Around the Farm
Left: The head-house filled with seedlings. Right: Radish shoots just before we harvest for greens.
Left: Seedlings of greenhouse cucumbers that we will be eating in 2 months time. Right: Onion seedlings.
Our summer share is filled with all kind of interesting varieties with unique flavors, colors and shapes as well as all the summer staples you are familiar with. In June we will start out with tender salad greens, fresh basil, European cucumers, tomatoes, fresh picked zucchini, spring salad turnips, Napa Cabbage, Asian greens, chard and lots more spring vegetables. And then come all your summer favorites like peas, beans, carrots, sweet peppers, heirloom tomatoes, eggplant, sweet corn and much more!
Last summer, members received 70+ different kinds of vegetables...
and that was just the Veggie Only Share. The Localvore Share brings you the same fresh vegetables and also wonderful local staples and artisan products to fill your pantry.
Meat Shares are available too!
Join now and be rewarded with a healthy, local and delicious season of Good Eats!
Storage and Use Tips
This weeks Greens are a mix of sunflower and radish shoots with a good portion of claytonia mixed in.
Claytonia is a cold-hardy salad green, that is also known by the name of "miner's lettuce." During the gold rush, miners foraged for the wild-growing green. It provided a rare source of fresh vitamin C during the winter, thus staving off scurvy for the hungry miners. Claytonia has a mild, but lush flavor. We love it for its ability to grow through many weeks of a Vermont winter in an unheated greenhouse. Store in a sealed bag in your fridge for up to 5-7 days.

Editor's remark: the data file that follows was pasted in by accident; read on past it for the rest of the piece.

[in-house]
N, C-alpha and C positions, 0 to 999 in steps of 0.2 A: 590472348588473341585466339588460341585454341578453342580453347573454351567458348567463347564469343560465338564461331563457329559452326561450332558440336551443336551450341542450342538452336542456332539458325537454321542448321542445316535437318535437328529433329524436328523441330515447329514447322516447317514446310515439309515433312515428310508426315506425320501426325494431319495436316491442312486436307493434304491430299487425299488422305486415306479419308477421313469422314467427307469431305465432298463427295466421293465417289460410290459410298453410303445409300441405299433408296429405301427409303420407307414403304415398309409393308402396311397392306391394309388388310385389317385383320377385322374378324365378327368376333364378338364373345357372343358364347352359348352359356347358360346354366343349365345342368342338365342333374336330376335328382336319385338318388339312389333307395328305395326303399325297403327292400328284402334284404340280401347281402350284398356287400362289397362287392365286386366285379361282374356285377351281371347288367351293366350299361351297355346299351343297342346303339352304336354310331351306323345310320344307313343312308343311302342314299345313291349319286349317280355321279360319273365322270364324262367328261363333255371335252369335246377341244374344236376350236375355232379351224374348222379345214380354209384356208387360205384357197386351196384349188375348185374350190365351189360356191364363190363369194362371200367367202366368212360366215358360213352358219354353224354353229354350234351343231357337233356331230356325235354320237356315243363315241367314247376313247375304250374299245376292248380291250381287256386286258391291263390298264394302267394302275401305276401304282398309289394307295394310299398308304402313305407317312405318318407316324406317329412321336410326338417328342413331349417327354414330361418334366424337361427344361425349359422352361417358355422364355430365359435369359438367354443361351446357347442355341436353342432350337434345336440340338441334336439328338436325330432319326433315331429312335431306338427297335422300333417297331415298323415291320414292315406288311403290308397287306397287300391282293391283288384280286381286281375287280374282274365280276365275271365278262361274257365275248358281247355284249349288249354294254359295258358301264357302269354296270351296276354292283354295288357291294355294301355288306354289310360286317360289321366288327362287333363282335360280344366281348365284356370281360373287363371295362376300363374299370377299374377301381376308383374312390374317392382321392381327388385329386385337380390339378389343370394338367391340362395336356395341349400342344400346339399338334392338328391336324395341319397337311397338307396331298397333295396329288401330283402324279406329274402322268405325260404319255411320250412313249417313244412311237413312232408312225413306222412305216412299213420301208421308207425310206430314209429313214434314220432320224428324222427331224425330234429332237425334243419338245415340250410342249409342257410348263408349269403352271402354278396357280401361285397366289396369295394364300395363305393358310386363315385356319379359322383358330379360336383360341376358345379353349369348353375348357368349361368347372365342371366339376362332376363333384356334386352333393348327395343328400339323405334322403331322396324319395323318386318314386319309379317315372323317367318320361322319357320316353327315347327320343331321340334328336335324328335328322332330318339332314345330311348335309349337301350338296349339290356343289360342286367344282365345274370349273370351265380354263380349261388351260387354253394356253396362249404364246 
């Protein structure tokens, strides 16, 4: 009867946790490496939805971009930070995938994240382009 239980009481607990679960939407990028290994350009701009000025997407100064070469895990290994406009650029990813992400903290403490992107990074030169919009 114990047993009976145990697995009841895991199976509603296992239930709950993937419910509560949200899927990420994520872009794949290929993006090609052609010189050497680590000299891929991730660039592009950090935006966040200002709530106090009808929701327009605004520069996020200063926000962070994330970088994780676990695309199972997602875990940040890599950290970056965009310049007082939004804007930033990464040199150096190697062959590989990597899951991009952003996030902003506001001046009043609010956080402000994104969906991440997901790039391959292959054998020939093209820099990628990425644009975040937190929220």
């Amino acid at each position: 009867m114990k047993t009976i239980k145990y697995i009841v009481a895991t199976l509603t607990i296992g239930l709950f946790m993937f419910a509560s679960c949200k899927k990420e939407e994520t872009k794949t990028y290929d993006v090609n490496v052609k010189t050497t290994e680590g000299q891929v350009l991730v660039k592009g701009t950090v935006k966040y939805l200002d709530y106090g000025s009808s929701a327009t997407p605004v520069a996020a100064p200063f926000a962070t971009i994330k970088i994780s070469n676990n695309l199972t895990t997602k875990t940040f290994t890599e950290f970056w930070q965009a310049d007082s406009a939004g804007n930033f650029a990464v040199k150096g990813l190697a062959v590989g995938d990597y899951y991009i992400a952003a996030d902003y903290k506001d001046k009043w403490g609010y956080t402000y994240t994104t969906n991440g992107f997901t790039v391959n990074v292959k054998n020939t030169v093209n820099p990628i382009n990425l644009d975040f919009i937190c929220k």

The Purple Viking Potato is a strikingly beautiful potato, with deep purple skins dappled with pink splashes and stripes. Bright white and creamy-good, the flesh bakes or mashes perfectly but can be considered an all purpose potato too. It has a slightly sweet flavor and a buttery finish. I like to chop into 1/2" pieces with the skins on, drench in a little olive oil, salt and pepper throw in some leeks and dill if you like, roast in the oven at 375F or until soft and crusted on the outside and there you have it. The potatoes get their purple tint from the anthocyanins they contain, the same antioxidant found in blueberries. At this time of year organic potatoes (not treated with an anti-sprouting agent) do not store for very long periods of time as they are ready to start their next life cycle. I suggest storing in a plastic bag in the fridge if you are not going to use right away.